…all through my life I’m actually a person who lives with a lot of insecurity, a lot of uncertainty: will I be good enough, will I know enough, will I be able to deal with the challenges ahead? It’s what most people feel; it’s one of the reasons it’s often hard to take action. But even with the insecurity what I learn is that it’s not when you’re on your own, it’s when you join with others and joining with others we can change the world, we have changed the world and we will change it more, but only if we organize.
This is a quote from Heather Booth I transcribed from a podcast, The Good Fight with Ben Wikler. Heather Booth is a social activist who got her start as a teenager with Martin Luther King, Jr. Her words resonated with me in so many different ways and sent me a message at a time when I really needed to hear it. In my eyes, being a teacher is a form of social activism because educators help shape society. Integrating the arts across the curriculum is a worthy cause for educators to support because it can help level the playing field by allowing more points of access to learning for all students.
One big obstacle to adopting a new approach like arts integration is that teaching can be such a solitary experience. Conscientious teachers often ask themselves, “Do I know enough to face the challenges ahead?” I know I constantly doubt I have the skills whenever I take on a new challenge. Depending on the culture of your school or your system, you can really feel like you are completely alone and need to fix everything yourself, create all the ideas yourself, be all things to all people (your students, parents, administrators), but you don’t. I am so grateful to people like Heather Booth who help me remember that.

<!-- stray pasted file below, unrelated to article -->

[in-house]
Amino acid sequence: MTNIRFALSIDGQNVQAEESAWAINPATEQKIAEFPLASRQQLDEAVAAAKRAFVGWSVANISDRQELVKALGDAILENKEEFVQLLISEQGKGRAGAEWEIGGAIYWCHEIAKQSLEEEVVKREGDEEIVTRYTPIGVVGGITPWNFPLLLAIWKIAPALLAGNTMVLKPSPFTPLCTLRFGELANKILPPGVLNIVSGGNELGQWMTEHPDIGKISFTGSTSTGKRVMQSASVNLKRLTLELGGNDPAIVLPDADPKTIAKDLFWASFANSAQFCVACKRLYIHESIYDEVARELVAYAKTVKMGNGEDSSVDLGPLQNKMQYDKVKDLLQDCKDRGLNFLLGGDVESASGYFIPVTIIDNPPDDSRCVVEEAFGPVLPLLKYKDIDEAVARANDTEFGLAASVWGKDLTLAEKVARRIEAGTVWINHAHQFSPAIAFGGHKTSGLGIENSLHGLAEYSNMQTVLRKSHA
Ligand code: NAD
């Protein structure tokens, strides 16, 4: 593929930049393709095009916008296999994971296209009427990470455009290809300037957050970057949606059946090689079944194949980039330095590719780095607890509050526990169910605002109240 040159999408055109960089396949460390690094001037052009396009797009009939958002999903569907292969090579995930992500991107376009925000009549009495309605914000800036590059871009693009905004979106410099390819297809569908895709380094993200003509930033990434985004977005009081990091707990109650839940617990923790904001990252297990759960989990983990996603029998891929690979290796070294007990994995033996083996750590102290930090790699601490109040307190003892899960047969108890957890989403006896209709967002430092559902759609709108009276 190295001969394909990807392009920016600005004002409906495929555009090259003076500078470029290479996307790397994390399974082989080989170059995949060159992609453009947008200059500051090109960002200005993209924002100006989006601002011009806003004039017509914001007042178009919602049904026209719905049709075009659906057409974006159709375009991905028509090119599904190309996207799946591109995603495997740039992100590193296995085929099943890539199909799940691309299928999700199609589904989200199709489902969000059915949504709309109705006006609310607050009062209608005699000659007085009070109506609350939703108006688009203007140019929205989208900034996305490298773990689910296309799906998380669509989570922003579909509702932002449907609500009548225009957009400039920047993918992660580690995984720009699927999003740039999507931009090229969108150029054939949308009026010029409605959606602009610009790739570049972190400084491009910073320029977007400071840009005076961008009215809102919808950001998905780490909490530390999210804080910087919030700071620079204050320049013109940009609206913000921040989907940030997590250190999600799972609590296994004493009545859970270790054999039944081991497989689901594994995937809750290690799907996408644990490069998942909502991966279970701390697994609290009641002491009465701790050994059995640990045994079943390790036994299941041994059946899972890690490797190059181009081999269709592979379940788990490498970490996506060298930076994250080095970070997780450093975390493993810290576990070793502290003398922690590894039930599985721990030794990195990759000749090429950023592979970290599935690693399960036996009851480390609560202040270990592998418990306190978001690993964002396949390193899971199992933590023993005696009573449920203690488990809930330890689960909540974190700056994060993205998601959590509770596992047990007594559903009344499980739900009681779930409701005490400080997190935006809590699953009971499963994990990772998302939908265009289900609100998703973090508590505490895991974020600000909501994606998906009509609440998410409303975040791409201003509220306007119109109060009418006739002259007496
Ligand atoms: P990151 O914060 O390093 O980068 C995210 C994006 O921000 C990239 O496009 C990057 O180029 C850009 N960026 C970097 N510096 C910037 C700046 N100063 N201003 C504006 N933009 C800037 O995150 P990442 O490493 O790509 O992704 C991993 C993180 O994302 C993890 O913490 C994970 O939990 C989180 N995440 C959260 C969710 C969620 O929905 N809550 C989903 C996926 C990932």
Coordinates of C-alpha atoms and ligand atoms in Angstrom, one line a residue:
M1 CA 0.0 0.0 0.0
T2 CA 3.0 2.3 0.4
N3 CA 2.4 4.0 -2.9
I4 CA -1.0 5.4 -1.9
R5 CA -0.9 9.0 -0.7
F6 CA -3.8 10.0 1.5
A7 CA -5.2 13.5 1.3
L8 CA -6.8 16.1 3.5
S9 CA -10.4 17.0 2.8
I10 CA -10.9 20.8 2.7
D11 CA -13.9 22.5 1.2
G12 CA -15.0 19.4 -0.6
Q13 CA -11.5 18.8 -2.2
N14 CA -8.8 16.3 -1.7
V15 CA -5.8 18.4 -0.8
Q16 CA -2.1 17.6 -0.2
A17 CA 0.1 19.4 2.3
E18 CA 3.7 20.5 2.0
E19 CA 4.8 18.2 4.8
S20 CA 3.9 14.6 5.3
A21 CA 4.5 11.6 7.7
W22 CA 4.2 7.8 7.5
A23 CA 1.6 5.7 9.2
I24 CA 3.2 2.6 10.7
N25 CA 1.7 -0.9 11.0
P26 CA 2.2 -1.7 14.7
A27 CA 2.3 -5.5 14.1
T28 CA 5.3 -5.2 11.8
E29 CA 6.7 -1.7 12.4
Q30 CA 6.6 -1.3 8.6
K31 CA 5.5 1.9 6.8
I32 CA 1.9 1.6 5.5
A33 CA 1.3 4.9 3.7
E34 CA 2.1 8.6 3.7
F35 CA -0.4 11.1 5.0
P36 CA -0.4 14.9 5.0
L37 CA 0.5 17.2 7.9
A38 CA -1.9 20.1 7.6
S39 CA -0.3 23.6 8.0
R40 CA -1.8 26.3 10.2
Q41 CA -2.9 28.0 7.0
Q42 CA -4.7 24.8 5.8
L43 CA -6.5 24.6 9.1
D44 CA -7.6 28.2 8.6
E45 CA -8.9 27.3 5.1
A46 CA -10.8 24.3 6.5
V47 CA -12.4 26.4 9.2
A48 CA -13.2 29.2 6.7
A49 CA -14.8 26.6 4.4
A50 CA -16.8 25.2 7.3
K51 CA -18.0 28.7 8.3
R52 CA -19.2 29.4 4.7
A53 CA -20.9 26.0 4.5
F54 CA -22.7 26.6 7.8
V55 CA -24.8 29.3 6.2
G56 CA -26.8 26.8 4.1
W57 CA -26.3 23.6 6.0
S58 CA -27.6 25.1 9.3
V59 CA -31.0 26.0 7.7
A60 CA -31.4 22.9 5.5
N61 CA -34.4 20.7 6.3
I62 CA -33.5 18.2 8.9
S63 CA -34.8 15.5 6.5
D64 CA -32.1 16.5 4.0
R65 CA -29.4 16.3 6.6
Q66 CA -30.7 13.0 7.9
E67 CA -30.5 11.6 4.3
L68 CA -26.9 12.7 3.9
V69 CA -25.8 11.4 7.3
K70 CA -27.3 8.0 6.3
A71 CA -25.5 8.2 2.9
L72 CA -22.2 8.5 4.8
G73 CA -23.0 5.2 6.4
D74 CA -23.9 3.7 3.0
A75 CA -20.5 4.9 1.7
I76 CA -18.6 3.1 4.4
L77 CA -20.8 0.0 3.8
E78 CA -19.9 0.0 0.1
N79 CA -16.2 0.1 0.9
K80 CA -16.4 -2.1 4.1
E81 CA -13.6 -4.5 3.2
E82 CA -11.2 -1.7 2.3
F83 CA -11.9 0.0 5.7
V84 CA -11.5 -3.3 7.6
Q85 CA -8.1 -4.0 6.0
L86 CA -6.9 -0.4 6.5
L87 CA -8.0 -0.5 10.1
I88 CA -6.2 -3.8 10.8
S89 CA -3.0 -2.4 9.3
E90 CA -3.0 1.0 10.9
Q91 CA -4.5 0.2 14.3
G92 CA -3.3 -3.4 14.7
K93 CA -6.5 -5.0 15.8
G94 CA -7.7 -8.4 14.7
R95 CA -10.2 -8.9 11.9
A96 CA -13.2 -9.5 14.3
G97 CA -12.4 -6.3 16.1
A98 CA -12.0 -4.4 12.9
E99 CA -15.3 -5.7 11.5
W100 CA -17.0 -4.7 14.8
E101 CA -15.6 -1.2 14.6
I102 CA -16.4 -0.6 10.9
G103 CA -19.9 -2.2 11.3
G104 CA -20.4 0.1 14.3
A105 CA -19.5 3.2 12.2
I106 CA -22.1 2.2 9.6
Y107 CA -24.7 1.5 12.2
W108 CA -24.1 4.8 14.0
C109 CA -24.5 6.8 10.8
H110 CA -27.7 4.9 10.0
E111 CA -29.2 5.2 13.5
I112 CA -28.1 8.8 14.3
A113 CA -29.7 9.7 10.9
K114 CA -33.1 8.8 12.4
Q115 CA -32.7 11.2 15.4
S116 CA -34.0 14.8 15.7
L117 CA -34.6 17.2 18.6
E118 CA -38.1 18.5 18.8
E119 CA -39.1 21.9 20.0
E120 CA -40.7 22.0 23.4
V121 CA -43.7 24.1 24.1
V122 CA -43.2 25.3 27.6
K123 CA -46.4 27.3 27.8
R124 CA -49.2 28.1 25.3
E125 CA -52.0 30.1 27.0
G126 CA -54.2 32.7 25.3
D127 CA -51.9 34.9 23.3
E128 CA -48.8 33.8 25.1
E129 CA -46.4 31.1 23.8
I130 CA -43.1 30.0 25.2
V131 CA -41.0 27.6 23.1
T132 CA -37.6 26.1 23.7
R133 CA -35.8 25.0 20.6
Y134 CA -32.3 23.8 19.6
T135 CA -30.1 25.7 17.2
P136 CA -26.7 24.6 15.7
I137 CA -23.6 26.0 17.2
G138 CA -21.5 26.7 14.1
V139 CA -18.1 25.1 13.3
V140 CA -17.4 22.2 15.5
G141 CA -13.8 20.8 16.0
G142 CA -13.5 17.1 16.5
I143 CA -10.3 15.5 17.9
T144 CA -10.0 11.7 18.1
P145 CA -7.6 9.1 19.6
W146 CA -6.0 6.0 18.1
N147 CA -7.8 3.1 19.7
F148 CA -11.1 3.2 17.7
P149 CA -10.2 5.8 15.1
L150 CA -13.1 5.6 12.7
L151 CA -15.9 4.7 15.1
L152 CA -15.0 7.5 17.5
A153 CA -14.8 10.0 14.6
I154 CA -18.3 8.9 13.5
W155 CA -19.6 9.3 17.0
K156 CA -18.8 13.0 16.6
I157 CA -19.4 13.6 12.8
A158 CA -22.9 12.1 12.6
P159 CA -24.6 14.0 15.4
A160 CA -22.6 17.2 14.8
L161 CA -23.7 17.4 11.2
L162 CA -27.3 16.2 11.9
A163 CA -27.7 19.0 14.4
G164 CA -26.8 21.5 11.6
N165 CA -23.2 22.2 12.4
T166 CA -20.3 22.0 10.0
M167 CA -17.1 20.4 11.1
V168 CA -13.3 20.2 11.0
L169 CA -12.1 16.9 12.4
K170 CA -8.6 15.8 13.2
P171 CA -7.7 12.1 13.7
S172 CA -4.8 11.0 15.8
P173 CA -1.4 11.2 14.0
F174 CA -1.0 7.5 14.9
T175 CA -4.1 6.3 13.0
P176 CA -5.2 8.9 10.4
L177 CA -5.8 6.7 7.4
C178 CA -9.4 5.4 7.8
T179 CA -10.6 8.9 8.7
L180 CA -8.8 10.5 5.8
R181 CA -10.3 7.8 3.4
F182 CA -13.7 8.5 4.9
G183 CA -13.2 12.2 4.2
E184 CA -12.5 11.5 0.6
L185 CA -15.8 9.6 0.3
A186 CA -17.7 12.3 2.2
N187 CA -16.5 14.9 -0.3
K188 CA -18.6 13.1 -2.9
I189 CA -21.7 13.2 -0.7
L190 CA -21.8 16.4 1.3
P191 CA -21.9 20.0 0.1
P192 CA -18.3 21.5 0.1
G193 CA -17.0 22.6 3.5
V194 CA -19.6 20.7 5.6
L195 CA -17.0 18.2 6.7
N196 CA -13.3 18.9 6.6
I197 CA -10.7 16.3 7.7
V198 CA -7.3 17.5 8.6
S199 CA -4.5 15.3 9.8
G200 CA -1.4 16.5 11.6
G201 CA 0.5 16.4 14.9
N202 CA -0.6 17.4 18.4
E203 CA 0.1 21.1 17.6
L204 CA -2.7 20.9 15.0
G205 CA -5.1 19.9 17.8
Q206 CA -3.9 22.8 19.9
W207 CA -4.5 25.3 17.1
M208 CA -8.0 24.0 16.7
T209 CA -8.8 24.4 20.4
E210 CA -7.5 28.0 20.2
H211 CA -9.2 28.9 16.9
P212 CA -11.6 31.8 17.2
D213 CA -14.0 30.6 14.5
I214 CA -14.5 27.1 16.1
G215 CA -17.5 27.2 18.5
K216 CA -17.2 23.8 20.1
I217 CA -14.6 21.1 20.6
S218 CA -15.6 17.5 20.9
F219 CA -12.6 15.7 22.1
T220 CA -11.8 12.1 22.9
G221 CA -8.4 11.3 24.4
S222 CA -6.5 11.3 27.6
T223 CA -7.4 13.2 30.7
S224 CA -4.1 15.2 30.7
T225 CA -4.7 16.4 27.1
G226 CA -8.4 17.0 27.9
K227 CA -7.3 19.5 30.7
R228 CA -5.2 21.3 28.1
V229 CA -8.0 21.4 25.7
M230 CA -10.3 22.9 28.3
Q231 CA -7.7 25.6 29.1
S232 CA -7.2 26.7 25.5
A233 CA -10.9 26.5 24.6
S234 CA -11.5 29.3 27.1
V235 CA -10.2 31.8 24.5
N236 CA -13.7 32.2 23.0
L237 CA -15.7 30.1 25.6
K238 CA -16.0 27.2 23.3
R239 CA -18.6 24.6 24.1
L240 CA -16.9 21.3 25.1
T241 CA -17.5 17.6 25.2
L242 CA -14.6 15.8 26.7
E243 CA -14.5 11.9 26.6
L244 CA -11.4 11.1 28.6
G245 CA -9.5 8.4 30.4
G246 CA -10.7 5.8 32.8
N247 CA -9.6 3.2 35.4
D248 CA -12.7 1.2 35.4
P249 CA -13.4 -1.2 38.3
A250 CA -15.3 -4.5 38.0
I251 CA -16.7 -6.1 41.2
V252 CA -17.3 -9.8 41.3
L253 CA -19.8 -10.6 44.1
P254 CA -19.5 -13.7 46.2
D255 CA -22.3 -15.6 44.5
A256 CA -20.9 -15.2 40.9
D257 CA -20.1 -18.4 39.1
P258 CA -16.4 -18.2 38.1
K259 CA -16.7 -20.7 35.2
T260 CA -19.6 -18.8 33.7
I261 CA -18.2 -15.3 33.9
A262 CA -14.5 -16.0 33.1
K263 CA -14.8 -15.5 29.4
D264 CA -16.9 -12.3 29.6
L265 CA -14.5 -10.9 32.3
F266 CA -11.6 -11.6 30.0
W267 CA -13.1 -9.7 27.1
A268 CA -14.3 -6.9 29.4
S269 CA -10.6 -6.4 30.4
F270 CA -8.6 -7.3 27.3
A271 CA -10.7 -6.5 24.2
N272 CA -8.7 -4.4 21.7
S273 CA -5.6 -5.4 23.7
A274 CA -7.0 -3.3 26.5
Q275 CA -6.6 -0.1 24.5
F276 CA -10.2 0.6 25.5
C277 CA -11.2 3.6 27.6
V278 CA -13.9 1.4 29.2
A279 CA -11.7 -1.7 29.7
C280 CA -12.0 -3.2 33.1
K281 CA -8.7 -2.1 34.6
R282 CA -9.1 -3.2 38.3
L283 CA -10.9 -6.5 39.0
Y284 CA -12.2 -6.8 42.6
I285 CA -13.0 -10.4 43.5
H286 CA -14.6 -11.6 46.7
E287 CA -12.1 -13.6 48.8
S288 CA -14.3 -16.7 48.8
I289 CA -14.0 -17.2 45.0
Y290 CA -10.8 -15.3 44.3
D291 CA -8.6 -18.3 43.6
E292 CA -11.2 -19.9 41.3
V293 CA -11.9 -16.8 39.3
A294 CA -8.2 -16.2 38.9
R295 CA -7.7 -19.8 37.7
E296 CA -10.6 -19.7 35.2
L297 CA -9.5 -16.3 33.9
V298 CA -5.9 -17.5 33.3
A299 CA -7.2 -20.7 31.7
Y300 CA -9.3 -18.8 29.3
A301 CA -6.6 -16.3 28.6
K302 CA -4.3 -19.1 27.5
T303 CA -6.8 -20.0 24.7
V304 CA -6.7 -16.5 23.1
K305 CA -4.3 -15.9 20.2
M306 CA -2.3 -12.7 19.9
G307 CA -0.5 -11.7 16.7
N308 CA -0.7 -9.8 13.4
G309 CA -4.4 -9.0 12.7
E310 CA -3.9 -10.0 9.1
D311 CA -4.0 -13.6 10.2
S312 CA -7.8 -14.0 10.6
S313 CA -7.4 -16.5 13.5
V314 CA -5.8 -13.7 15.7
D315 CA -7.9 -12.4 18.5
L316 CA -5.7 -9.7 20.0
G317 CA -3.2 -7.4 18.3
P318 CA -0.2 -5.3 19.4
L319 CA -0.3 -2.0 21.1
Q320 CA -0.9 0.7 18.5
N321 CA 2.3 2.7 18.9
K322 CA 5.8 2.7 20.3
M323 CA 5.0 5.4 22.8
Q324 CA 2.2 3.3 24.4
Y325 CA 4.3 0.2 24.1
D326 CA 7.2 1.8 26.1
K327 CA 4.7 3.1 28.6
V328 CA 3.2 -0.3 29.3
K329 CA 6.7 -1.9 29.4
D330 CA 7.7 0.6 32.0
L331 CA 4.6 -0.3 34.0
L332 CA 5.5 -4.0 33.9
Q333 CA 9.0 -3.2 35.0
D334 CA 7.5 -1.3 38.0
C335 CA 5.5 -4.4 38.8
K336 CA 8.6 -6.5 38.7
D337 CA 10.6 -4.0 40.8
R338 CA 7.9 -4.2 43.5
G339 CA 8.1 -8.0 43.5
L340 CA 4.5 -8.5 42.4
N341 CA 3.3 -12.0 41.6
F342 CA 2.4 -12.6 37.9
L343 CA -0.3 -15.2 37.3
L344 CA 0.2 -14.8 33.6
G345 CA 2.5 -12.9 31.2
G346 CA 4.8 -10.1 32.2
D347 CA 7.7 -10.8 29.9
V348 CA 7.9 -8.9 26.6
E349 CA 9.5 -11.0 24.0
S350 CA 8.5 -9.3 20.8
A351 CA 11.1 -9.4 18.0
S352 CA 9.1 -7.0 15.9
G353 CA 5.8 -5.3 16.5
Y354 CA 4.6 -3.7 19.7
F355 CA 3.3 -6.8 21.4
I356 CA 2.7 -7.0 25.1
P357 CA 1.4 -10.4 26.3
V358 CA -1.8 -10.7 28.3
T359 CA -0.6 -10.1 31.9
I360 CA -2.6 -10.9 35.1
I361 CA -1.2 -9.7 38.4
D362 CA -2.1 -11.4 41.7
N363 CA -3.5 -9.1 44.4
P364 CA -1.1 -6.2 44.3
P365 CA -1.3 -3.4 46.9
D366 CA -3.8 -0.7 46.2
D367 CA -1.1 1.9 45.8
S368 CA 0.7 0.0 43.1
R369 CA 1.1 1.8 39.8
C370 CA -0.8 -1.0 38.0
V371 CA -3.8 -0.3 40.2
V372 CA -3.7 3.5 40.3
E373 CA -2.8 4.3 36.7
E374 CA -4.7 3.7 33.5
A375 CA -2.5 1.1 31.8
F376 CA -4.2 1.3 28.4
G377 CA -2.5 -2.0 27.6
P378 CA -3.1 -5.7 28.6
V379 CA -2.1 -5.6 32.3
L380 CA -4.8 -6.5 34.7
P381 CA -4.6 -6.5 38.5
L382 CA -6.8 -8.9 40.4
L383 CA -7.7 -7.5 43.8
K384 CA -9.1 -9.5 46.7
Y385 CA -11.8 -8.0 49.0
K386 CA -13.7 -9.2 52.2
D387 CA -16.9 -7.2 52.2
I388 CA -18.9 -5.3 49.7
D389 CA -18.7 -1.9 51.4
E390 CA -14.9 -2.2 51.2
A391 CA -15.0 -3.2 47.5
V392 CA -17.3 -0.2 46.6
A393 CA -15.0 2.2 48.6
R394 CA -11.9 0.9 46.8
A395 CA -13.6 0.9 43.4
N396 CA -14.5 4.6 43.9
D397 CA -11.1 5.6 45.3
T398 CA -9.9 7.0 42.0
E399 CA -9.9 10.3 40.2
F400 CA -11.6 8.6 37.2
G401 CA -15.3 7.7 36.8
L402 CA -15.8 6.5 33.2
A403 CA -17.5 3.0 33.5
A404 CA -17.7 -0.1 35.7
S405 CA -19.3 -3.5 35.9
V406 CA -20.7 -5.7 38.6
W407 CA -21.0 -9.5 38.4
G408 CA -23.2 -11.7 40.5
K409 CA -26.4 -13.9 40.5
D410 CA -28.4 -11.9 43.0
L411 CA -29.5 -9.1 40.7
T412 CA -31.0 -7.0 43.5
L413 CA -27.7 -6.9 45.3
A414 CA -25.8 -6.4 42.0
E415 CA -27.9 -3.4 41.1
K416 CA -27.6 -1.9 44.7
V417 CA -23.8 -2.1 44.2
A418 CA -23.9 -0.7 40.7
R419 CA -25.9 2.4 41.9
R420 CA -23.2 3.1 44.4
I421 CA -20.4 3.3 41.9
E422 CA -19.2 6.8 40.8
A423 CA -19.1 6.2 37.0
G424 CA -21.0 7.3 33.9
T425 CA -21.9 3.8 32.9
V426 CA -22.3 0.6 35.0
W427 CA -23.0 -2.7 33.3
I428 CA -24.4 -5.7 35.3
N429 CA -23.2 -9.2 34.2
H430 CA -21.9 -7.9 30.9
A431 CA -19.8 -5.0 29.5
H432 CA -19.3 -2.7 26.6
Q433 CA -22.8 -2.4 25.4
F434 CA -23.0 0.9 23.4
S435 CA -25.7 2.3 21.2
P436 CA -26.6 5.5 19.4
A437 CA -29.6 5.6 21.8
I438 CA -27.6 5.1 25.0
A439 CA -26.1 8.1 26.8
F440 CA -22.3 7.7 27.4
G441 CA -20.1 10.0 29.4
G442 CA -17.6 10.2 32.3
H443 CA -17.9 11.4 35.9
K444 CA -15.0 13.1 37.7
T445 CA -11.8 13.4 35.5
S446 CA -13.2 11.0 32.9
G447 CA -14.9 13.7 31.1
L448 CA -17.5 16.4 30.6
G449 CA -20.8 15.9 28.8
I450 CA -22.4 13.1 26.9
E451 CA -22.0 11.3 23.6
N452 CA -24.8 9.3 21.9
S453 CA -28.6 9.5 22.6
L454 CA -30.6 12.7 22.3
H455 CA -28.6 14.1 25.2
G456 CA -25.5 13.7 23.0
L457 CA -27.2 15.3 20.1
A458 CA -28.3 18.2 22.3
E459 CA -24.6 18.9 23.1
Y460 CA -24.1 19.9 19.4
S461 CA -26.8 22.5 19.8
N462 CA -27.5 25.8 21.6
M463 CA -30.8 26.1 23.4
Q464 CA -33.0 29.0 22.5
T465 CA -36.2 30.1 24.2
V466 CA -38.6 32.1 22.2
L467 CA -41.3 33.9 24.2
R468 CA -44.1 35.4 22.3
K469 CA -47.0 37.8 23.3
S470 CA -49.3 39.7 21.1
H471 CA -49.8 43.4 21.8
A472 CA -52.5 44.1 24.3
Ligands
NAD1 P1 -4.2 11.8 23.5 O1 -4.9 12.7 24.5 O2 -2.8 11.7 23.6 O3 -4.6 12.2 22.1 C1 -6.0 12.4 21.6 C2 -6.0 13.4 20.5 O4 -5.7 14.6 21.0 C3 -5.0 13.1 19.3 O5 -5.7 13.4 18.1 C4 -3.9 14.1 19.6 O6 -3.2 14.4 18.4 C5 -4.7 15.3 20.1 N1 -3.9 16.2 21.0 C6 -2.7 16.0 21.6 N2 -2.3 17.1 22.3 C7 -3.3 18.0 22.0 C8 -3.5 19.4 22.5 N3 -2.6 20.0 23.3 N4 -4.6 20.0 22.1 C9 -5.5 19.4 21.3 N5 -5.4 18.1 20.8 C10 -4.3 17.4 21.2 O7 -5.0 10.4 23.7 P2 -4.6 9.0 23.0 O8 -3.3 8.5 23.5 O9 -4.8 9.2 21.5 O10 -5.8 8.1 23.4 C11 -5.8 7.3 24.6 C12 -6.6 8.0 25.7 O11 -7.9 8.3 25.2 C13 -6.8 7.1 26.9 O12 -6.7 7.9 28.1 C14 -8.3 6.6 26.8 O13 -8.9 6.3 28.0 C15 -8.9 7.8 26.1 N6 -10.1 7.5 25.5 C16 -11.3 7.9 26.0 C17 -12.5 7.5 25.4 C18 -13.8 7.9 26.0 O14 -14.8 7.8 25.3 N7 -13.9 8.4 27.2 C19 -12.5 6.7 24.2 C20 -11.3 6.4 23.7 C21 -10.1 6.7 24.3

I recently started working in a new school and was having some difficulty but didn’t want to come right out and say it. I didn’t want to look incompetent and I expected to be able to fix it myself. I consulted with people outside of my school in hopes of creating a solution that I could implement on my own. That didn’t work. I finally got the courage to have a frank conversation with a colleague. It turns out I was not alone in my concerns. Working with the principal, our team of specials teachers was able to quickly create a plan that made a world of difference, a difference I could not have made working on my own.
Now that doesn’t always happen, of course. Sometimes the people immediately around you are not as supportive or do not share your concerns. That’s when you have to get creative and seek out your tribe, find others outside of your school who can guide you, support you, who share your vision. It is amazing how much energy and momentum you can create by connecting with others who can validate your goals and support you in achieving them.
If you are feeling overwhelmed or underqualified for the challenges at hand, remember that you are only alone if you perceive yourself to be. Don’t forget to reach out to others who are facing those same challenges. You may just find you are stronger than you realized you could be and you might just end up changing the world.